Roundup Top 10!

Roundup
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Pop Culture Roundup: This Week

This week ... Shakespeare and sex, Nazi art catalogue, "Hamilton," and more.


In Election Years, a History of Confirming Court Nominees

by Timothy S. Huebner

Even unpopular or lame duck presidents successfully carried out their constitutional duties to fill Supreme Court vacancies during election seasons.


In election years, a (spotty) history of confirming court nominees

by Jonathan H. Adler

In only seven of cases were the nominees confirmed prior to the election.


The Clintons Aren’t to Blame for Mass Incarceration

by Leon Neyfakh

The 1994 crime bill was wrongheaded and draconian. But it didn’t cause the explosion in the prison population.


The Next Justice? It’s Not Up to Us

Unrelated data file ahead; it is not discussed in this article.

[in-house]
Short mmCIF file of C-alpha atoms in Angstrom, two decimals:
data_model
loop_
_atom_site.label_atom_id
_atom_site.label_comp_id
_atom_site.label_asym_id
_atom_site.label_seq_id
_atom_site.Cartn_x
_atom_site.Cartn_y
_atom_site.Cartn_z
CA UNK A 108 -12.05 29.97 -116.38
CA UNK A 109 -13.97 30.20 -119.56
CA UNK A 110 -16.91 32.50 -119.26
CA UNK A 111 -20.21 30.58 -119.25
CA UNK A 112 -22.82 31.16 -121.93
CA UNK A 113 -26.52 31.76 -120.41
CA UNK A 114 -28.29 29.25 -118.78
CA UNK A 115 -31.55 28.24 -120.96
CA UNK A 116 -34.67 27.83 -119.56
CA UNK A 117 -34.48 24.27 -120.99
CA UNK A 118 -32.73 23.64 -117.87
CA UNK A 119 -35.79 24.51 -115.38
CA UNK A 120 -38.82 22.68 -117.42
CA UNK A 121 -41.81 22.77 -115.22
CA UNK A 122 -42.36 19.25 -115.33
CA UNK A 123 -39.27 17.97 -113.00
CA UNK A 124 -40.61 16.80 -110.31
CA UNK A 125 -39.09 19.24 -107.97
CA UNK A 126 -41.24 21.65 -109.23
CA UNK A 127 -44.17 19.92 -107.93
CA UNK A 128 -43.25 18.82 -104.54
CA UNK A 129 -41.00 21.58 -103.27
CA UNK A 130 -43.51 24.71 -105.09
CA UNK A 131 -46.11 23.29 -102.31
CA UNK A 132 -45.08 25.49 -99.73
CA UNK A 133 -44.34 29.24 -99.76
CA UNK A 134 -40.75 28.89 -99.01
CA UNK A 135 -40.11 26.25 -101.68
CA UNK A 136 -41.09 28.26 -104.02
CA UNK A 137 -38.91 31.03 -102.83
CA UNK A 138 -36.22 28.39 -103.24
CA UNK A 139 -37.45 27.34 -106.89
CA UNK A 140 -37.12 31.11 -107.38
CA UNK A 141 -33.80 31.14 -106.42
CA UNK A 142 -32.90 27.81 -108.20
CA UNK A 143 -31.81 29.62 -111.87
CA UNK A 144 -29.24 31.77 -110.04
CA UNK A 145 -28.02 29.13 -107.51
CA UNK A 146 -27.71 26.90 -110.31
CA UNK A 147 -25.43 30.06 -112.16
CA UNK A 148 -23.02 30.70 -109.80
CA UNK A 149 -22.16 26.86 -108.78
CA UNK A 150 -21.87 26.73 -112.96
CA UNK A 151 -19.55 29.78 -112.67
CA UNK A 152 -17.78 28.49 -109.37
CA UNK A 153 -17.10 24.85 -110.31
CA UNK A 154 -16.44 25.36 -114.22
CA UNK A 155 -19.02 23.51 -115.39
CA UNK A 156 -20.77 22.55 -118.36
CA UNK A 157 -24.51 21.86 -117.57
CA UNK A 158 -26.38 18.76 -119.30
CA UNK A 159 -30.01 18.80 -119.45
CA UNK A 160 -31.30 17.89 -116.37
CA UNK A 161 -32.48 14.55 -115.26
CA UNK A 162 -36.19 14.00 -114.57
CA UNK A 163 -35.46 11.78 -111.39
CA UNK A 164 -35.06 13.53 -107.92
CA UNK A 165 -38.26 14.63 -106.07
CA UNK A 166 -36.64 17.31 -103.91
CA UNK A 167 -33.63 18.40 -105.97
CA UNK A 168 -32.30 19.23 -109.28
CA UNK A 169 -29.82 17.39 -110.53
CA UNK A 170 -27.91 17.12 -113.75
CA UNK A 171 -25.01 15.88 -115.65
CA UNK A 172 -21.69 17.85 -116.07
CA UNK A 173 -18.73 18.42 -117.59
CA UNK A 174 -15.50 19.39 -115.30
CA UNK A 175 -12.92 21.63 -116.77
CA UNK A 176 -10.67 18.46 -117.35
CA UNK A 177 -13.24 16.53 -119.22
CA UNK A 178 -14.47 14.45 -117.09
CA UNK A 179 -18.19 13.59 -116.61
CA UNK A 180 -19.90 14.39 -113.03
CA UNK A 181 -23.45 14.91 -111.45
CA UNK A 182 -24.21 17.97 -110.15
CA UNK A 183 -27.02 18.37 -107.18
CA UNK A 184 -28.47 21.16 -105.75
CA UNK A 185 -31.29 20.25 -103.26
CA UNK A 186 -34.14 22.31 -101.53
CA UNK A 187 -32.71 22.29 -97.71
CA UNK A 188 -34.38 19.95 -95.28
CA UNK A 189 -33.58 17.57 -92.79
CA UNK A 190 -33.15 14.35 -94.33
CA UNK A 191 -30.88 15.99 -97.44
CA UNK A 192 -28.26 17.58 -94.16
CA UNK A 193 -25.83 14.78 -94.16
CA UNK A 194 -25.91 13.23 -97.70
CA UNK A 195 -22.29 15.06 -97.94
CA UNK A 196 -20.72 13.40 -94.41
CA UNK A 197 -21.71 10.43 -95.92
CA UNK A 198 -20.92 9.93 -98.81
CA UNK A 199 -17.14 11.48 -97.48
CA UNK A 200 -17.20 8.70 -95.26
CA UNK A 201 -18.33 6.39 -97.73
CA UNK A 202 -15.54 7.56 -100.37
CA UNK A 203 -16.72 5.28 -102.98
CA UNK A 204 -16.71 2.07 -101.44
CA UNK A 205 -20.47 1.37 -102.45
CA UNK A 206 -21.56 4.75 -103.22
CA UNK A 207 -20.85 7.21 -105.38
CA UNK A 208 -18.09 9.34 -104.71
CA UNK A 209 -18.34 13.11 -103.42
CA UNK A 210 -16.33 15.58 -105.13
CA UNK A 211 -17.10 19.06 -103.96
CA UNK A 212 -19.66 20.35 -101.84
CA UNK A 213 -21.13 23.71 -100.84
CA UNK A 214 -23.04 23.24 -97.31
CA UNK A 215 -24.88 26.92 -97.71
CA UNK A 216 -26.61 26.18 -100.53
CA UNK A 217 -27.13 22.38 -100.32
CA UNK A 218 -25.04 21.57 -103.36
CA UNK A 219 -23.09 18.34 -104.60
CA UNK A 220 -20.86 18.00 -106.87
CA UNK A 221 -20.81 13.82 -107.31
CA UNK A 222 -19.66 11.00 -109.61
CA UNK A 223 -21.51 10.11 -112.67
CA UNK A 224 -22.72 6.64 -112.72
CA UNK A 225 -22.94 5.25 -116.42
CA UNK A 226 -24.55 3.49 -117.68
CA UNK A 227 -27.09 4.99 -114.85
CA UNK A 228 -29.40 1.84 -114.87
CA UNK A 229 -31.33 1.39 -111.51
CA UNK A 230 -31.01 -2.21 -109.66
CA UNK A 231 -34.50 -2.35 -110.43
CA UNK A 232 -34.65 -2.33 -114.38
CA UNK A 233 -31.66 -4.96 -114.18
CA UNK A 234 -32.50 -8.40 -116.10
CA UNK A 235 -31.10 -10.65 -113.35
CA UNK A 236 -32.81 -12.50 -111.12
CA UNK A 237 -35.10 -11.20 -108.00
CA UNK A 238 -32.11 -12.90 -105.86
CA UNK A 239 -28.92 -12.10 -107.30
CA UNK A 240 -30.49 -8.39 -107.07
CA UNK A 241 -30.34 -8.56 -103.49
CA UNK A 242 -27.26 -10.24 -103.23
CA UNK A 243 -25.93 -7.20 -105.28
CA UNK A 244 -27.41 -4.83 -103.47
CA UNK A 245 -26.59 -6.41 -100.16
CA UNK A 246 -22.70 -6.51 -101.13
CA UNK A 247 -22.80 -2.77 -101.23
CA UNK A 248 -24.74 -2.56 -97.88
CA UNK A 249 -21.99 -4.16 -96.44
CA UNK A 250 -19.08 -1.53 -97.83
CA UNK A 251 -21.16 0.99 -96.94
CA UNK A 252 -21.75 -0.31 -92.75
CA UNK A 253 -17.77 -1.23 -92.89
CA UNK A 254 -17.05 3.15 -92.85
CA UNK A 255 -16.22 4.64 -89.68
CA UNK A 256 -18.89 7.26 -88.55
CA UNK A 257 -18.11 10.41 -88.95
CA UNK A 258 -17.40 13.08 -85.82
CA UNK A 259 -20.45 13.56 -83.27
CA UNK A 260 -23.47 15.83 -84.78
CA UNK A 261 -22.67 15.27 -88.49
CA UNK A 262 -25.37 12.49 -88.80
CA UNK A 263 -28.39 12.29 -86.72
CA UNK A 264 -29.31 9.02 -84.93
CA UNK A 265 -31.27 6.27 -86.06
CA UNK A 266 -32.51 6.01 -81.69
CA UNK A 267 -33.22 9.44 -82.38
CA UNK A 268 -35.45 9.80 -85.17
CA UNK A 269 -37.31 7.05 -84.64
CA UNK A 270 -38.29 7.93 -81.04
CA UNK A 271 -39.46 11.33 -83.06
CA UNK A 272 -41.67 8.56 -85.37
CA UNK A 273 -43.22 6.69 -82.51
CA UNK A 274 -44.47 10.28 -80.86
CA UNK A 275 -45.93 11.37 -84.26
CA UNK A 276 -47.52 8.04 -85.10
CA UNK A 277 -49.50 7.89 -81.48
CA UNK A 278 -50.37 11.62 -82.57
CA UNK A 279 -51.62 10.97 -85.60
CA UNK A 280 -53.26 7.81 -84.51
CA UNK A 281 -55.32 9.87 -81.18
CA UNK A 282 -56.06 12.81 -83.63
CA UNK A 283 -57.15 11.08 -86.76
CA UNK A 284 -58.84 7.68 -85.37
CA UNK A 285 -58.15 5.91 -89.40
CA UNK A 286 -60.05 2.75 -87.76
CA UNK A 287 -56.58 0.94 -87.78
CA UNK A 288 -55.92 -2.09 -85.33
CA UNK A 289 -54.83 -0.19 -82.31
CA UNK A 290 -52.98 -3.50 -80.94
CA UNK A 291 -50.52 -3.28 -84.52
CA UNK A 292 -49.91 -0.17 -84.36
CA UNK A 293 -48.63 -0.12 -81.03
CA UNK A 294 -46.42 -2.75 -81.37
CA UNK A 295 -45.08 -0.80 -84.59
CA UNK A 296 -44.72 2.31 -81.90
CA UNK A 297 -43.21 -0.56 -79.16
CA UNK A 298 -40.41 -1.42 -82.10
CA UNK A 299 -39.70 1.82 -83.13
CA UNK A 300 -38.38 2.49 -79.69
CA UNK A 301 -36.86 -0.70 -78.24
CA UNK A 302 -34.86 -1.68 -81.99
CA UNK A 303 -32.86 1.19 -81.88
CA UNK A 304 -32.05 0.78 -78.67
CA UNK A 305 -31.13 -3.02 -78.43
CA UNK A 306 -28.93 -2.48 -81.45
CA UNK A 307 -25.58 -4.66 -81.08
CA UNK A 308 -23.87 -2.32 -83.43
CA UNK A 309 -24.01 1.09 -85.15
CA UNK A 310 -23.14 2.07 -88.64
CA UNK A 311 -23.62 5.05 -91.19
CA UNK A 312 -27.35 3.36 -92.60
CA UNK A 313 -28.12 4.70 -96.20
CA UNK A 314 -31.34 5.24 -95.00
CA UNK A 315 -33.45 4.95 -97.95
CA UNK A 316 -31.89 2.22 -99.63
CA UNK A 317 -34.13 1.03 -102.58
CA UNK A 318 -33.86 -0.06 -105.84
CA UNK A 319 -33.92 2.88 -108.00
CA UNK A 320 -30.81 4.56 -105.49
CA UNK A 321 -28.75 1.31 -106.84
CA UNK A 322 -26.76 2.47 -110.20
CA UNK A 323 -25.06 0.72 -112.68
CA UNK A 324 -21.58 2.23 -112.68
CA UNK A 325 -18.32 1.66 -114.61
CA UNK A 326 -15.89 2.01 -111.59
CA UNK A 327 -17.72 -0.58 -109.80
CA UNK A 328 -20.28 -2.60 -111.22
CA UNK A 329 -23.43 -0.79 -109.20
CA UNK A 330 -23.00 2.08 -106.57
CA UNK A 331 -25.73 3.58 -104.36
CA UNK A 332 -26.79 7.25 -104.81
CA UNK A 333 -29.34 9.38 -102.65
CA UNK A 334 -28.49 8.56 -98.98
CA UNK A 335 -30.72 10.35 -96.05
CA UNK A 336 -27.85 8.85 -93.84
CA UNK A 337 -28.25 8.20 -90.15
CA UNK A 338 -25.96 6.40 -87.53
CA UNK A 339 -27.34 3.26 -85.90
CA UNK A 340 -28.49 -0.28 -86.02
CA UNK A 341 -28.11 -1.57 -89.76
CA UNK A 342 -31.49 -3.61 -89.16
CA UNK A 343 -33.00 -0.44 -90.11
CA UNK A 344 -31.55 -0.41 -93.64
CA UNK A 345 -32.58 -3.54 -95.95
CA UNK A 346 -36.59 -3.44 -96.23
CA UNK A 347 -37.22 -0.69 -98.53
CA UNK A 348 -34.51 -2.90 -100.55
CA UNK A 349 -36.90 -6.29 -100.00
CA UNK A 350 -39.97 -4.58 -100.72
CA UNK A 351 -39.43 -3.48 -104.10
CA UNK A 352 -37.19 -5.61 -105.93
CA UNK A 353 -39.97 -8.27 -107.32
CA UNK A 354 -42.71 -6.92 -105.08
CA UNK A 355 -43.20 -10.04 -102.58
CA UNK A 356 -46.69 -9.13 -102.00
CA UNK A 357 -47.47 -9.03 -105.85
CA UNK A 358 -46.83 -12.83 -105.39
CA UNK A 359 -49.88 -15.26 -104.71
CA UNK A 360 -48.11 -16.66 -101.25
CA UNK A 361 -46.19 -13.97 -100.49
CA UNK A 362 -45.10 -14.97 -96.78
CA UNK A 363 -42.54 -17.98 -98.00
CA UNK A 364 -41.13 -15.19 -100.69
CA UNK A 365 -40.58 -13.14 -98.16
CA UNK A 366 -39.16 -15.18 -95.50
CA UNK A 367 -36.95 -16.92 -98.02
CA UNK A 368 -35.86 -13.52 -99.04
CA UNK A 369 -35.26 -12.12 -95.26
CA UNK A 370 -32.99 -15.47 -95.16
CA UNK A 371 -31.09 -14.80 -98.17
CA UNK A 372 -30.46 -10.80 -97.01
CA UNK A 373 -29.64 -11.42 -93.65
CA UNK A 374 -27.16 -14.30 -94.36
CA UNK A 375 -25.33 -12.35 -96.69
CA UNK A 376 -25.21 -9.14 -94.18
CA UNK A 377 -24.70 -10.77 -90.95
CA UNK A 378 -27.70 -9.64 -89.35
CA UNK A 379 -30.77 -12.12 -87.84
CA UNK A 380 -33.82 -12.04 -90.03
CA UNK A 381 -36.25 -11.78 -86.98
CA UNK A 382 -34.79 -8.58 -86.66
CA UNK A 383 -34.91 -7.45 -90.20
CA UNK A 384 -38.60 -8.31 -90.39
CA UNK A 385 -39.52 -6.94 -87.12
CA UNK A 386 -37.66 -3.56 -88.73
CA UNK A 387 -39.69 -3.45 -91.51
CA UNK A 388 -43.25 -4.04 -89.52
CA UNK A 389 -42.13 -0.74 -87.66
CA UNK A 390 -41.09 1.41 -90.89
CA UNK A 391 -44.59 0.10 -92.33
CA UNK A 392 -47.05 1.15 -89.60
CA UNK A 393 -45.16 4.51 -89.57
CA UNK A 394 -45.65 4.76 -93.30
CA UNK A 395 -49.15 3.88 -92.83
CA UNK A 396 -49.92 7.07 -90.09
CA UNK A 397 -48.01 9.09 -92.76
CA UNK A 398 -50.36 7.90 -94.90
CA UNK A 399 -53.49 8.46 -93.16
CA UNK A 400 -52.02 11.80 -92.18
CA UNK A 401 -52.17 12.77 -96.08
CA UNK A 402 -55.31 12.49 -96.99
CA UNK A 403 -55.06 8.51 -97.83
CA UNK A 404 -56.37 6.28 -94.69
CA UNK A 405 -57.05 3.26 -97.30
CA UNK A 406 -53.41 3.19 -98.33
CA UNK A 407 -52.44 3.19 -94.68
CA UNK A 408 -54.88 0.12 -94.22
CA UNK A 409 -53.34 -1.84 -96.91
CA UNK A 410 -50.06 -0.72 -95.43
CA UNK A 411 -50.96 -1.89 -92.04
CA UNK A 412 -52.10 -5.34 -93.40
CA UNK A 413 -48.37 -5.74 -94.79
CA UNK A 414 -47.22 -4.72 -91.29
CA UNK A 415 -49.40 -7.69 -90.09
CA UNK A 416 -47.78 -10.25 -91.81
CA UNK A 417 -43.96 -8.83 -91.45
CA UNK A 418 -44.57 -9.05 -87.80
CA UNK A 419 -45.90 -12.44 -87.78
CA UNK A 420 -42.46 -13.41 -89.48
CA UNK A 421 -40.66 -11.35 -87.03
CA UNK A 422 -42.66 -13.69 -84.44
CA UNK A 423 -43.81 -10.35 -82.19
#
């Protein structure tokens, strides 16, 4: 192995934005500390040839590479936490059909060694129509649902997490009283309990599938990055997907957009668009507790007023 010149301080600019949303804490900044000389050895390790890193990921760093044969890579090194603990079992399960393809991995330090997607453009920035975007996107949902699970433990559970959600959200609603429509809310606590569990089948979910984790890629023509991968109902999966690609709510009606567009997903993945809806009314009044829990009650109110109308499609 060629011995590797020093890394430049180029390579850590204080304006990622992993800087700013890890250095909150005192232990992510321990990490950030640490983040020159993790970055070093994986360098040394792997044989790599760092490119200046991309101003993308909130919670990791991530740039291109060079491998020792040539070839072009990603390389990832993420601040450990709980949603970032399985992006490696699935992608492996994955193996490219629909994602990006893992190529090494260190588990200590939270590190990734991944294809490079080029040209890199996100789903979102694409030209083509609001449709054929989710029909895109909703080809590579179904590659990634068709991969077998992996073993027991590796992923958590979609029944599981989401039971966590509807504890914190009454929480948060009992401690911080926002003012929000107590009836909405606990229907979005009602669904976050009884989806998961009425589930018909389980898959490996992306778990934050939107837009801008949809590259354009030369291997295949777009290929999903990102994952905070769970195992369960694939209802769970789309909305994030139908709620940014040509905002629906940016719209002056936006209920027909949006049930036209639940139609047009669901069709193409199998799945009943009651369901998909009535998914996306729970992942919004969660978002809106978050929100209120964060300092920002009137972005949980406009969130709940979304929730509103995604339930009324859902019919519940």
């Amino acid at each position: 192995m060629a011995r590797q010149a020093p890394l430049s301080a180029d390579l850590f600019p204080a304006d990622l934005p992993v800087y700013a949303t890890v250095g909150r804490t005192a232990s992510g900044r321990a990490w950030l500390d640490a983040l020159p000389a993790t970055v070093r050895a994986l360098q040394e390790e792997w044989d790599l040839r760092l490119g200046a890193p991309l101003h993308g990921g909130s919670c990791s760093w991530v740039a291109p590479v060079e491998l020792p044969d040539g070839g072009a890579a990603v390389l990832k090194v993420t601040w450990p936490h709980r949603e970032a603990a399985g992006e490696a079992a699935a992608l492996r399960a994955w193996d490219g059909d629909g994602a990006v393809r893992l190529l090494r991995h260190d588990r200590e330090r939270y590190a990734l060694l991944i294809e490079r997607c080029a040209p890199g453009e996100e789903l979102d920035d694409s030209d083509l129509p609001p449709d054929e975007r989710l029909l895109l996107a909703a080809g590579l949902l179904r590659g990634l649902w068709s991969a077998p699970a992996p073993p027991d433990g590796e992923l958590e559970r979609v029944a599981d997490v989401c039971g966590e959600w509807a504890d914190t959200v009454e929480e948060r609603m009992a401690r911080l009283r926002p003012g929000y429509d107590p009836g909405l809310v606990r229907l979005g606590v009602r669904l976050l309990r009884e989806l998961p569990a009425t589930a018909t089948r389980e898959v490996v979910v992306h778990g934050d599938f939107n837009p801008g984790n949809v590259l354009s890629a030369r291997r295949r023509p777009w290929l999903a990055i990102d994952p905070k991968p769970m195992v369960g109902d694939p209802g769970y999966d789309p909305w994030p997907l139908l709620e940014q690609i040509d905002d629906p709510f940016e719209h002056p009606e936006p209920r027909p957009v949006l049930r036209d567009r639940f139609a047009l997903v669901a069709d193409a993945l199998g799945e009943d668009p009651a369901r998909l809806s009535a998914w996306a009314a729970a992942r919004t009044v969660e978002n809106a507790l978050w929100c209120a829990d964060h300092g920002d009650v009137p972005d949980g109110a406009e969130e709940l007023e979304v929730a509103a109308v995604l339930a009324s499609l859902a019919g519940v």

by Garry Wills

Those who profess an absolute devotion to the Constitution should at least pay it some lip service


When Harry Truman Nearly Doubled the Minimum Wage

by Teresa Tritch

And unemployment went down, not up.


Trump’s anti-trade tirades recall GOP’s protectionist past

by Marc-William Palen

Reagan's free trade policy is the exception in Republican Party history.


Damnatio Memoriae

by Claire McCaffery Griffin

We shouldn't be erasing history.


Henry Kissinger: Sage or Pariah?

A debate between Niall Ferguson and Todd Gitlin.


Top 5 Scalia Rulings that helped Progressives

by Juan Cole

Perhaps his passing is an opportunity to point to a few things on which we, as Americans, did agree, because of our commitment to the Constitution, however different our interpretation of it might be in general.


What A 19th Century Campaign To Declare Mormons ‘Non-White’ Tells Us About Modern Islamophobia

by Jack Jenkins

There is one particularly unusual historical example that helps make sense of today’s barrage of Islamophobia: when American writers, politicians, and even scientists argued that Mormons — yes, Mormons — weren’t white.



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